FORT HAMILTON, N.Y. -- Nineteen-year-olds Jodi Boatman and Shaun A. Blagg, both seniors in the fall of 2006 at Stockdale High School in Bakersfield, Calif., never knew the Army could provide them opportunities which real life wasn't necessarily affording them - both in their careers and their marriage.

Living the poor, college student life, Boatman was studying at Bakersfield College to be a radiology technician. Her tuition and living costs were rapidly depleting her income, and she was barely surviving on her cashier's paychecks.

For her boyfriend, Blagg, the latter part of 2007 found him down on his luck. He bounced from one friend's house to the next each night for sleep and frequently went without meals because he couldn't afford to eat. He was employed by a local fast food chain in the same town, working as a cashier and a cook. He said he believed a promotion to management would give him more sure footing financially, yet he didn't really want to stay in that industry waiting for a chance to move into management.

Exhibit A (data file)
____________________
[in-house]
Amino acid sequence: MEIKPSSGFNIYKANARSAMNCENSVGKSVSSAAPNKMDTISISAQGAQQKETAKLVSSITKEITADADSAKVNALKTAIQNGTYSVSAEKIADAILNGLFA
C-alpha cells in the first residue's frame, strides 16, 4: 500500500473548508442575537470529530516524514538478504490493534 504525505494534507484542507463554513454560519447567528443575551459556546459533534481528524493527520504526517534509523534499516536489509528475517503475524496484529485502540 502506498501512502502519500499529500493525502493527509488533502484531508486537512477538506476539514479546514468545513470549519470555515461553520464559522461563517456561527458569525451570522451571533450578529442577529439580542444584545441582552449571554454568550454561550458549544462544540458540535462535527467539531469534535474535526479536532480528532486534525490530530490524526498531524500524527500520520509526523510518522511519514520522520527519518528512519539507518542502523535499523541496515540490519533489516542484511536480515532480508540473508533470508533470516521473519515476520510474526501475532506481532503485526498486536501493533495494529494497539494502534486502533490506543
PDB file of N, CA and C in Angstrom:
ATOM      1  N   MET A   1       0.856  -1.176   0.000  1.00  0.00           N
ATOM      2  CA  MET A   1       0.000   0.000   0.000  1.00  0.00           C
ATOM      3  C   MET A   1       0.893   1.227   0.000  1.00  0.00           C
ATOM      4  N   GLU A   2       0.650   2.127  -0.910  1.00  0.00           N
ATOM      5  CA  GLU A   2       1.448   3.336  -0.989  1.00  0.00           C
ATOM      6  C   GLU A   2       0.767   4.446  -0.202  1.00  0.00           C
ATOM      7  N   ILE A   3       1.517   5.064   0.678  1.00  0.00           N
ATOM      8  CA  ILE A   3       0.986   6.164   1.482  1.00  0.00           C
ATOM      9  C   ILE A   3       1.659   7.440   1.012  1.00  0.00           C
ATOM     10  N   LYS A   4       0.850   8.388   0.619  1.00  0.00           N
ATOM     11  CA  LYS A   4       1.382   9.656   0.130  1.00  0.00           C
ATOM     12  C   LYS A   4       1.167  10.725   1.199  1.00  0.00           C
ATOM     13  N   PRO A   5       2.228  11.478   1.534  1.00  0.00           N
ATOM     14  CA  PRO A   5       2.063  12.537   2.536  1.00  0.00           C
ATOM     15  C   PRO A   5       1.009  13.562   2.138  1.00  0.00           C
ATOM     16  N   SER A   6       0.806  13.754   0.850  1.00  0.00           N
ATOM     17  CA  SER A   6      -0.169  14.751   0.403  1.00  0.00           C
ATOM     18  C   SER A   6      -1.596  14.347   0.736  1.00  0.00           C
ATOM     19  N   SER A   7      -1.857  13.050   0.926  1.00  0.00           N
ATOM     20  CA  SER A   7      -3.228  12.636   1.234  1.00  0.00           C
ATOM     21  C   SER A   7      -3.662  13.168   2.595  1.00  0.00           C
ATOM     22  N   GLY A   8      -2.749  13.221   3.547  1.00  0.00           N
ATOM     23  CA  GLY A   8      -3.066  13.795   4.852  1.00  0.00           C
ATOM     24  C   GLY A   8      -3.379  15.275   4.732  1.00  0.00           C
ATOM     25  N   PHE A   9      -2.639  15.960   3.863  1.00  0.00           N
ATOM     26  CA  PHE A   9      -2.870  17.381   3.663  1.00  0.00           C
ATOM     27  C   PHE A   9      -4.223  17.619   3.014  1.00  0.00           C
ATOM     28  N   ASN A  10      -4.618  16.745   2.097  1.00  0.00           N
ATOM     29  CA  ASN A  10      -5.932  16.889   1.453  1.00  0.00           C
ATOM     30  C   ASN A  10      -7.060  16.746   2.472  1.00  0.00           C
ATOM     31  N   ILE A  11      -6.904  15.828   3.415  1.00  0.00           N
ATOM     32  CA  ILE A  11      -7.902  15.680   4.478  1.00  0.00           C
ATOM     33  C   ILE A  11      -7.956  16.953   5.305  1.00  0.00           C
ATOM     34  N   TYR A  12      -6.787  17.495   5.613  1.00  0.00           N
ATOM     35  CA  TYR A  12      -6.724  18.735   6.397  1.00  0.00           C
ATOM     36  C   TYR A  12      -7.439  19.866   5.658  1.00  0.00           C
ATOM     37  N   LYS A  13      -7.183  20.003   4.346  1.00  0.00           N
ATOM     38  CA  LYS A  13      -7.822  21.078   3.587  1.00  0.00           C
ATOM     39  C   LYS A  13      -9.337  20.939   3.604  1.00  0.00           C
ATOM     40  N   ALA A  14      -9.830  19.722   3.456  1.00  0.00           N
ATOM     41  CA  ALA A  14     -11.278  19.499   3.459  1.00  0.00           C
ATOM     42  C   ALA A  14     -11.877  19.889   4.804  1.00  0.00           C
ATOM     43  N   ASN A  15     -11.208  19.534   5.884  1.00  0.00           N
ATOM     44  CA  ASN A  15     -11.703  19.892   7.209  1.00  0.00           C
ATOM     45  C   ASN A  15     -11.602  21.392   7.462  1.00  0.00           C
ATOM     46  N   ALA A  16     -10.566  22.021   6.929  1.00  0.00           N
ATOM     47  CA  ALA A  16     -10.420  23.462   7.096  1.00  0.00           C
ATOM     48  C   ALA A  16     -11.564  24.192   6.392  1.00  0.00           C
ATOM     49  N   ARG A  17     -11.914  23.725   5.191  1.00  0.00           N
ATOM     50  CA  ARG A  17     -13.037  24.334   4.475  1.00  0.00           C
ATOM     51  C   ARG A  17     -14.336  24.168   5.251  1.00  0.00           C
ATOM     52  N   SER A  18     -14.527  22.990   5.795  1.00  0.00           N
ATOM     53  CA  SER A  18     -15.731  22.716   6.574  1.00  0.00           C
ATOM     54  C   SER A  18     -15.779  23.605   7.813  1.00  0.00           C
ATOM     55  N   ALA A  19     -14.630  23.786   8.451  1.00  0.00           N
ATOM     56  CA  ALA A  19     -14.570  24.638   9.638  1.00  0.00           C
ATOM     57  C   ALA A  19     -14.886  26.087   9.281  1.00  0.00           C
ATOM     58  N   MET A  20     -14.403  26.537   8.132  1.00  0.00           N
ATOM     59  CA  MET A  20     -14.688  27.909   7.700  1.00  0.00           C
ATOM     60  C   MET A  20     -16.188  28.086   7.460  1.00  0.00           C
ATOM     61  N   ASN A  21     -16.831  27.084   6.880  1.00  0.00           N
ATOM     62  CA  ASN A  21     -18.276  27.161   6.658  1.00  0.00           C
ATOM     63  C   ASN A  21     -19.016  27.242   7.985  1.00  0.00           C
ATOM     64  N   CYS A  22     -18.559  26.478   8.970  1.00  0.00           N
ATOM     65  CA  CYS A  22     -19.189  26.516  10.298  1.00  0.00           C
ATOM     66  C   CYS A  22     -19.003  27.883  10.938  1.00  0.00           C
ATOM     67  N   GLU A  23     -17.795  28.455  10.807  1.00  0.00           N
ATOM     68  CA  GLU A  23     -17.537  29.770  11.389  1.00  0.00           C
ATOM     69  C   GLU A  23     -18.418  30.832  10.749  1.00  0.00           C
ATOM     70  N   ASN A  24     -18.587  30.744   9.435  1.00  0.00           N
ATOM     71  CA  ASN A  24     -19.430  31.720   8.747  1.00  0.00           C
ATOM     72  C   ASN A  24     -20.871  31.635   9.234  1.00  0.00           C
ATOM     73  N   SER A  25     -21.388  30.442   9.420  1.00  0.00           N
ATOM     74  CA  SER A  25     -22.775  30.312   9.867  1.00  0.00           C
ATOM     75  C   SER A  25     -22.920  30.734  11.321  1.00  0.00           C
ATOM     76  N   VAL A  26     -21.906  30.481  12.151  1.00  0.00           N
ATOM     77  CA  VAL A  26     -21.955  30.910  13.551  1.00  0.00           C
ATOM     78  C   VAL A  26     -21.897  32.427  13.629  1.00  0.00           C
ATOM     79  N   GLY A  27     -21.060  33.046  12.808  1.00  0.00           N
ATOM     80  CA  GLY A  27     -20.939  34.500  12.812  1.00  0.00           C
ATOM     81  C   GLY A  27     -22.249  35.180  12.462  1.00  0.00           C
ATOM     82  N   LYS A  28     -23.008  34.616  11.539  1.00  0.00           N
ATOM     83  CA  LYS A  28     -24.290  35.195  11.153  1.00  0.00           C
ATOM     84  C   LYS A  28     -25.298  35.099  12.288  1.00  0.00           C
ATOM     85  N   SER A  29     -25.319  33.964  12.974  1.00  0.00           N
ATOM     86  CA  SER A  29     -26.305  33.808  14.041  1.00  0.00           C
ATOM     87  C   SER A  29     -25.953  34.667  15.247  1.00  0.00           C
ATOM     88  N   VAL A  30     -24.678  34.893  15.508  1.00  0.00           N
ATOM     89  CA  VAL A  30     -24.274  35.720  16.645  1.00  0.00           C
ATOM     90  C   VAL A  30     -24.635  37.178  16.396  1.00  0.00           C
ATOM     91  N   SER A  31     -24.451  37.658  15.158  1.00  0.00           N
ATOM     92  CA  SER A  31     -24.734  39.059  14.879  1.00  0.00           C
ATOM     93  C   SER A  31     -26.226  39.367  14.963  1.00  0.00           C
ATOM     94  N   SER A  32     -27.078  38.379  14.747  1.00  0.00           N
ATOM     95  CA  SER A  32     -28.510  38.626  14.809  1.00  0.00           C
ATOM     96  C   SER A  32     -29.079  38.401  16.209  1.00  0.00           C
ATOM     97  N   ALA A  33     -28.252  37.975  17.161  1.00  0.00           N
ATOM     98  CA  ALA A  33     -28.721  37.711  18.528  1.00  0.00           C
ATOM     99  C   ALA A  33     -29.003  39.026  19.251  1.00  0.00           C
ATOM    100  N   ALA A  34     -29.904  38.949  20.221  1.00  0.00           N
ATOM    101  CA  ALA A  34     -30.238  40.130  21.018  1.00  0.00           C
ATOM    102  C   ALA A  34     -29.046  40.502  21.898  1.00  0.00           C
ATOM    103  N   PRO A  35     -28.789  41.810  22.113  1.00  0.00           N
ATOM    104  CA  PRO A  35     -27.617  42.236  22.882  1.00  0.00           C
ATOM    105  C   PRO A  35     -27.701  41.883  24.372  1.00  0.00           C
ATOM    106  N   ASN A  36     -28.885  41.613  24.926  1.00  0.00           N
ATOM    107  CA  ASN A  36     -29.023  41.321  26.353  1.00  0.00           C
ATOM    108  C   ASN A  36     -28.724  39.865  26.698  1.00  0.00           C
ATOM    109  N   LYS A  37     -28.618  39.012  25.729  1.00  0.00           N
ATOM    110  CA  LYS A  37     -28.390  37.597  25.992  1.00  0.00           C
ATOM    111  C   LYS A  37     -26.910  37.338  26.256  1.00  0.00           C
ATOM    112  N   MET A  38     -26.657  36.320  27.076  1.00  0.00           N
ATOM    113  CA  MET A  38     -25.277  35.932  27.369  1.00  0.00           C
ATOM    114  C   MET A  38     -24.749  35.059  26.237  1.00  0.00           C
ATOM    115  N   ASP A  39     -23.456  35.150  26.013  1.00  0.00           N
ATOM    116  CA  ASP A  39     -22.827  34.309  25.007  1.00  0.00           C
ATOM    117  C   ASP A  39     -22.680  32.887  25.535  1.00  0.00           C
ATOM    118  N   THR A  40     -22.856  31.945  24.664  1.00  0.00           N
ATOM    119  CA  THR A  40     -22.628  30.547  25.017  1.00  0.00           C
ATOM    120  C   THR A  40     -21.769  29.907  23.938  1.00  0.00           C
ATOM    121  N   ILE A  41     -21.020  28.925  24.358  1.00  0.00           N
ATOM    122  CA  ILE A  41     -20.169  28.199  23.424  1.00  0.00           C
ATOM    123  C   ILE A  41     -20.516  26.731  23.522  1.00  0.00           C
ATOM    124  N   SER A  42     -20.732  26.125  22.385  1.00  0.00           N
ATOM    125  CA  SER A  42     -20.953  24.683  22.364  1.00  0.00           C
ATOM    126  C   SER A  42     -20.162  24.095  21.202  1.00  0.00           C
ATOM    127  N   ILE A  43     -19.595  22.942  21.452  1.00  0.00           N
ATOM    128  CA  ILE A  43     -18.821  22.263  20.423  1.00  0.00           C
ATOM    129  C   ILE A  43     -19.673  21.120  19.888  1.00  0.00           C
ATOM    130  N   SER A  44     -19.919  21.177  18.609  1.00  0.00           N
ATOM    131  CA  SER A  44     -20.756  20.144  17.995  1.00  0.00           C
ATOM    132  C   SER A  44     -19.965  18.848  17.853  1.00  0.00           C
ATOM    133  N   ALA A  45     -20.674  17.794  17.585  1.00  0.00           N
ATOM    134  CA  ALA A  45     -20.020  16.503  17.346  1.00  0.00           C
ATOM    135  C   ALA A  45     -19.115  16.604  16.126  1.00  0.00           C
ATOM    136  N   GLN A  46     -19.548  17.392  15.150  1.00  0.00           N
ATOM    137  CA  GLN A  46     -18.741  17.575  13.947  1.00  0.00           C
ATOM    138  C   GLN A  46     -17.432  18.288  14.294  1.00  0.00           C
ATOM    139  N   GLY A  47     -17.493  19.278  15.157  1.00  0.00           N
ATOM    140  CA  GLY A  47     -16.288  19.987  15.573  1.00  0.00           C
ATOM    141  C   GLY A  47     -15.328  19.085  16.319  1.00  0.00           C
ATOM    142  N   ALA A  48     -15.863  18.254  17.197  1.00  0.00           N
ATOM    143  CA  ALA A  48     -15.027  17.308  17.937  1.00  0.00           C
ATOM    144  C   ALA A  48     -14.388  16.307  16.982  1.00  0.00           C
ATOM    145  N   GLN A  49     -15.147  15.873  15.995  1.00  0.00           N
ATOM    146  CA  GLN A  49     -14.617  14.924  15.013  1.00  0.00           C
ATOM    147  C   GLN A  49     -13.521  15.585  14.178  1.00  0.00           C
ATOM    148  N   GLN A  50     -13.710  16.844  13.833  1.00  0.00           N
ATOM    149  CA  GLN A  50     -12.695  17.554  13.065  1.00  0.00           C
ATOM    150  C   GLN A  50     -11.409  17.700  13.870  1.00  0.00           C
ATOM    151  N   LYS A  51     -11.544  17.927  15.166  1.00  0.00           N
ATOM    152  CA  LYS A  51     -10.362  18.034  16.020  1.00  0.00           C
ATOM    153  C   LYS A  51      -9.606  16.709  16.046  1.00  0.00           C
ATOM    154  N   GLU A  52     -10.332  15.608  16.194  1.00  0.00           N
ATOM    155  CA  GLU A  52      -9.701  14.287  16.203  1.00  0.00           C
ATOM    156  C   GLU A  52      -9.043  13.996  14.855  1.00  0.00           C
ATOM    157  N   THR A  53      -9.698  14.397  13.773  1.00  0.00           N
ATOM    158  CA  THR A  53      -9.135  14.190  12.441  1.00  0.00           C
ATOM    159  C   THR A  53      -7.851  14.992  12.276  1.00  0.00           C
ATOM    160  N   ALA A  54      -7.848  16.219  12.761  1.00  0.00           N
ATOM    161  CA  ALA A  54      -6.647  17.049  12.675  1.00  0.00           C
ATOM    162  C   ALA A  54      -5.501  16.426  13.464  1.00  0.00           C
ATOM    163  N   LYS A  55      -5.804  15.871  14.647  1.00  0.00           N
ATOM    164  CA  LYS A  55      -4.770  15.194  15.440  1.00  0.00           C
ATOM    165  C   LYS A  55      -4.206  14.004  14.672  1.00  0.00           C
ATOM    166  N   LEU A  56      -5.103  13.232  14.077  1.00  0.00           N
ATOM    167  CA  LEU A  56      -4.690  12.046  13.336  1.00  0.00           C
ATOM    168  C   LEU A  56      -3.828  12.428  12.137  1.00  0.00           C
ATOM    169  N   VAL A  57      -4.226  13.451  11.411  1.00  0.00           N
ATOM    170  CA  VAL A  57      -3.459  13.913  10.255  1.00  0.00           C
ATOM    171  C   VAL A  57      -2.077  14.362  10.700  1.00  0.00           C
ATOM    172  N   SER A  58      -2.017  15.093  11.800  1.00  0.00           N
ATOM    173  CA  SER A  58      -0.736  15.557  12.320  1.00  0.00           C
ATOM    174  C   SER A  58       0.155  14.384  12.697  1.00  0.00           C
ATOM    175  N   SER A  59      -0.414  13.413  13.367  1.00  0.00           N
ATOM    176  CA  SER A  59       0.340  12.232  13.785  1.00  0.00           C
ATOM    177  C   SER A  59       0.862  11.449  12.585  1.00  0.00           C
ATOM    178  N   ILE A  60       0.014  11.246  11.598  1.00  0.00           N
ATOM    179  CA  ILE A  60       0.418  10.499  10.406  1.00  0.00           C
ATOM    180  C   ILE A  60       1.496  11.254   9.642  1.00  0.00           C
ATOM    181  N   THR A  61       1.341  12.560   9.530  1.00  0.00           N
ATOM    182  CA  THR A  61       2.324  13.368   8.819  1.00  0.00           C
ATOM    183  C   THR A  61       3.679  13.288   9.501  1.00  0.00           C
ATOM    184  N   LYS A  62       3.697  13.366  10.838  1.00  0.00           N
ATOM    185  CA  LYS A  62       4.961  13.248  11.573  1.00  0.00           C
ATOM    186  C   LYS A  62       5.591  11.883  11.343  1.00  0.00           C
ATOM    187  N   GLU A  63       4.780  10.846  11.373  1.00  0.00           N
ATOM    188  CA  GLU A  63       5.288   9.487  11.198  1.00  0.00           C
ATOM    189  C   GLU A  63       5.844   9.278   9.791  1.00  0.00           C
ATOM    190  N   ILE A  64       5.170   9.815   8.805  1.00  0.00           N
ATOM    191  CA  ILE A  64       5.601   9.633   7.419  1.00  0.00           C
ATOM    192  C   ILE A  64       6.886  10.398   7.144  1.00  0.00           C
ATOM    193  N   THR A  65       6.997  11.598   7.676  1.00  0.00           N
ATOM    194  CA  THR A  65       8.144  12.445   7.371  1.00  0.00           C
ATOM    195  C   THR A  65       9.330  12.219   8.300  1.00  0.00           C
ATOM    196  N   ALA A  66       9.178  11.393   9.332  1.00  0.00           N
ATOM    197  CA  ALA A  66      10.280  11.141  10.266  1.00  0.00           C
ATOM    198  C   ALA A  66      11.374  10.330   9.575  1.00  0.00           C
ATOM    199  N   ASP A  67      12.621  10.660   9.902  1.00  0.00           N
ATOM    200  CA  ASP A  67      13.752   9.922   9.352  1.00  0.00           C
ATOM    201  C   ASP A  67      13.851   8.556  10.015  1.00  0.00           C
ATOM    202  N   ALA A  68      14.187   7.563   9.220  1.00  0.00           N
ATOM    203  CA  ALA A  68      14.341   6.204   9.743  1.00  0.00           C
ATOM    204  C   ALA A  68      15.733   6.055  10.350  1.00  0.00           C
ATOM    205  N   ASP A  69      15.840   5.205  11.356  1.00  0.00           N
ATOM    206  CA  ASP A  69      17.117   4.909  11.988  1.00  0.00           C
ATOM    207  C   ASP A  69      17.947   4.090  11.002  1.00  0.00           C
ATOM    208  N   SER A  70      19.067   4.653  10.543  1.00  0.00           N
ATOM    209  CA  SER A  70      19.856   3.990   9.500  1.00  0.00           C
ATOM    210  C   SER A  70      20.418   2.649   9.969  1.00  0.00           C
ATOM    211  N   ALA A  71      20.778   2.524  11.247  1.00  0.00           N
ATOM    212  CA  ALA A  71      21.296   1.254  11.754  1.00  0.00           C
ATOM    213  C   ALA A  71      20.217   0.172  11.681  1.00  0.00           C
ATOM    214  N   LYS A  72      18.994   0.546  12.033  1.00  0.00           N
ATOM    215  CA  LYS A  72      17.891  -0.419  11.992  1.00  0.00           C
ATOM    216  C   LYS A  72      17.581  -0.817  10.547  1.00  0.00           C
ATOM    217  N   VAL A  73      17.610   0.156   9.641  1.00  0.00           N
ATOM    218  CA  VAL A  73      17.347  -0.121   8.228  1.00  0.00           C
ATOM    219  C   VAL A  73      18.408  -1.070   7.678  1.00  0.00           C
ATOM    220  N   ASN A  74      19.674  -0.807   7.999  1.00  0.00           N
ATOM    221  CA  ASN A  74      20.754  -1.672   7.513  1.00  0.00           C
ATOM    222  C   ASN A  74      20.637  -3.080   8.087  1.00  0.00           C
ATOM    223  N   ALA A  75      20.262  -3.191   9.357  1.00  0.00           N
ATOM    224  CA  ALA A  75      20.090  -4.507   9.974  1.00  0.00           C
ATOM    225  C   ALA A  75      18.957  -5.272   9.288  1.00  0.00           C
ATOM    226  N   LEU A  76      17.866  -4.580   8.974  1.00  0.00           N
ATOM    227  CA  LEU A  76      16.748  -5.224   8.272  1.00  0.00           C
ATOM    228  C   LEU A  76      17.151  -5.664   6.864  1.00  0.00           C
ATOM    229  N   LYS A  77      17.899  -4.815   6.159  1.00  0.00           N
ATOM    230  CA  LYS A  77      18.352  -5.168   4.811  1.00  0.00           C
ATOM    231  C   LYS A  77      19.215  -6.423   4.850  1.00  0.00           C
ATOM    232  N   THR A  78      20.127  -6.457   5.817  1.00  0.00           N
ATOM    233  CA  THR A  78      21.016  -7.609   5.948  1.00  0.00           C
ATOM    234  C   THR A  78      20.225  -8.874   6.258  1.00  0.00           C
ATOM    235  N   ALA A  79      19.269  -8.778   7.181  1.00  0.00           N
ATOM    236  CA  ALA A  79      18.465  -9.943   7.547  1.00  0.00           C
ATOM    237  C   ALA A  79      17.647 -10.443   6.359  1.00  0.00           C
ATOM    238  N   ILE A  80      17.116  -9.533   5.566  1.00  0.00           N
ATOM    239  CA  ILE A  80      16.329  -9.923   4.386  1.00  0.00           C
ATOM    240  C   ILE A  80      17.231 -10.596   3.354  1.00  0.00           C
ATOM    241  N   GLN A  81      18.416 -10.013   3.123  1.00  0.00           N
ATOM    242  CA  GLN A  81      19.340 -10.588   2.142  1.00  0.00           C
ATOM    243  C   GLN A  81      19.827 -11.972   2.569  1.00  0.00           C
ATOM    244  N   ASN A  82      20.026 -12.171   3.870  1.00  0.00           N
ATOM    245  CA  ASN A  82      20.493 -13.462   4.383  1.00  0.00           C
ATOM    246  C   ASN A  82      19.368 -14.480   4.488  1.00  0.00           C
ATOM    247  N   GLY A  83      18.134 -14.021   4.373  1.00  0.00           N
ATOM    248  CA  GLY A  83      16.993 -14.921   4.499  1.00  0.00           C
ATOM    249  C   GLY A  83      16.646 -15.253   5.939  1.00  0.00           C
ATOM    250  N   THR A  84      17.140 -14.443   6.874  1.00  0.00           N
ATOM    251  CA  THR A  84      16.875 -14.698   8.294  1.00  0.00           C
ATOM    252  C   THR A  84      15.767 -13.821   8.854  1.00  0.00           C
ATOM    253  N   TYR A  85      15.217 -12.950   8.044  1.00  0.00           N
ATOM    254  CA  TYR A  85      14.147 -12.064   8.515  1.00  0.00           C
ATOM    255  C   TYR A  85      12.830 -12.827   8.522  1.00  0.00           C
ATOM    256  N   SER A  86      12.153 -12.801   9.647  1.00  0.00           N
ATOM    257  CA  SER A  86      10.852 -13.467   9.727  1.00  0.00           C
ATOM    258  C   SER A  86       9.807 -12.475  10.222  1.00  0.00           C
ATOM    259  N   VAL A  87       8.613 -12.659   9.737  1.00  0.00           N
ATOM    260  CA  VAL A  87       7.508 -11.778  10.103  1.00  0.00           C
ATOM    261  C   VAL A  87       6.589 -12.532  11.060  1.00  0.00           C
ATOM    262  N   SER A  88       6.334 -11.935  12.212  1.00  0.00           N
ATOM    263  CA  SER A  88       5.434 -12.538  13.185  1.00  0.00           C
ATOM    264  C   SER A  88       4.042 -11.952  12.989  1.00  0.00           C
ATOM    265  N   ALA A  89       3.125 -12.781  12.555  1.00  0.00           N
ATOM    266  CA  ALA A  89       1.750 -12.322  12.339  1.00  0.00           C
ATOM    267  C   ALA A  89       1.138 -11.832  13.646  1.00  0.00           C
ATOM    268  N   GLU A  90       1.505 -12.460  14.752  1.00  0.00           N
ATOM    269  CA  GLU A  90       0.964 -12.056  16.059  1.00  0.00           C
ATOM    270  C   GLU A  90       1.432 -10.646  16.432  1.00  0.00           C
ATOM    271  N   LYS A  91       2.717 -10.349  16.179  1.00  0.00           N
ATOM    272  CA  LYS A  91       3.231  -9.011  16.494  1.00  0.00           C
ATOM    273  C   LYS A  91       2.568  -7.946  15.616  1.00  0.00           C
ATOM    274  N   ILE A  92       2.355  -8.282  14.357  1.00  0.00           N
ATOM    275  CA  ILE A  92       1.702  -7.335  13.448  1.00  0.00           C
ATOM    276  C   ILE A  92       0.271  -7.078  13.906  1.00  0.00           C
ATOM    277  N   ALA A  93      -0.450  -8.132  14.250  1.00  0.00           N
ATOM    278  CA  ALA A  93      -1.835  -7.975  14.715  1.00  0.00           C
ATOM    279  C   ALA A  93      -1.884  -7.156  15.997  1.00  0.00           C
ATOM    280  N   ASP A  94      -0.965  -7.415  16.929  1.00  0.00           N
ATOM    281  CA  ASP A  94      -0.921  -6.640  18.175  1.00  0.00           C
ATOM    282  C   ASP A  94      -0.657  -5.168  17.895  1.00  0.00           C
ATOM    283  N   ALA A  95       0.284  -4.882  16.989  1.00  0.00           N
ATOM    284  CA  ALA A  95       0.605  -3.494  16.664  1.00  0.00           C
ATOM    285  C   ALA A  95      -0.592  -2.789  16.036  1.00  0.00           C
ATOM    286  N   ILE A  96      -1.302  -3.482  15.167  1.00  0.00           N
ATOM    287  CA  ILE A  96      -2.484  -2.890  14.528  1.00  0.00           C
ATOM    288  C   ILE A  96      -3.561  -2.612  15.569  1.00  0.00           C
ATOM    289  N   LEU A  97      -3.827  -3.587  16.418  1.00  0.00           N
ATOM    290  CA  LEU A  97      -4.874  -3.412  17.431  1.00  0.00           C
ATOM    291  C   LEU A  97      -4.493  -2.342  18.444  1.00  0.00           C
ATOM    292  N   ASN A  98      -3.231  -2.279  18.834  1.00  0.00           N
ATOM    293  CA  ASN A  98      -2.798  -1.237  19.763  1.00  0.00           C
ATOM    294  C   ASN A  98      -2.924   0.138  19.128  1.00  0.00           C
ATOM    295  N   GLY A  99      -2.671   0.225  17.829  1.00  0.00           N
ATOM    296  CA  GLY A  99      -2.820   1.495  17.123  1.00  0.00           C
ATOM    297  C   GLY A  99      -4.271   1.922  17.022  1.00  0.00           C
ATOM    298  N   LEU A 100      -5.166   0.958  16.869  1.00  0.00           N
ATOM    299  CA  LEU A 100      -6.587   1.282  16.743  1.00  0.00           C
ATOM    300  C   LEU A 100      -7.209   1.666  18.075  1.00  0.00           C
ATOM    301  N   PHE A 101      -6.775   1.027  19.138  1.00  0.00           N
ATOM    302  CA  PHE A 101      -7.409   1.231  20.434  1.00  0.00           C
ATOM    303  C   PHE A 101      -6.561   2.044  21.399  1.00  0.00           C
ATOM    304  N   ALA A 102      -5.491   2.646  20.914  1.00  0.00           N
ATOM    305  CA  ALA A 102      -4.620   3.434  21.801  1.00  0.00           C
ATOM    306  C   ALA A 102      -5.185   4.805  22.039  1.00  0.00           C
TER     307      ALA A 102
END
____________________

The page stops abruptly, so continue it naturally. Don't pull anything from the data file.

As they contemplated marriage, they were realizing the difficulties which lay ahead of them.

"Some days we had no gas money," said Boatman awkwardly, sweeping away a lock of hair from her brow. "Shaun would call from work asking me for a ride, and I would have no choice but to tell him to get a ride home from someone at work because we needed the gas in the car to drive to work the next morning. Then when my car was broken into, I had to dip into my small savings account to pay for the repairs. That set me back more than I wanted, and then I was late on another bill. It was a vicious circle."

"Jodi and Shaun just weren't making it," said Suzanne Boatman, Jodi's mother. "They were treading water at best, even sinking a little, and all Jodi wanted to do was find out how she could go to school and support herself and support each other during their marriage."

The reality of it all was settling in fast for the pair: sharing living expenses, sustaining life on dime-store, microwavable convenience foods and rising gasoline prices were more than they were prepared - or able - to handle together.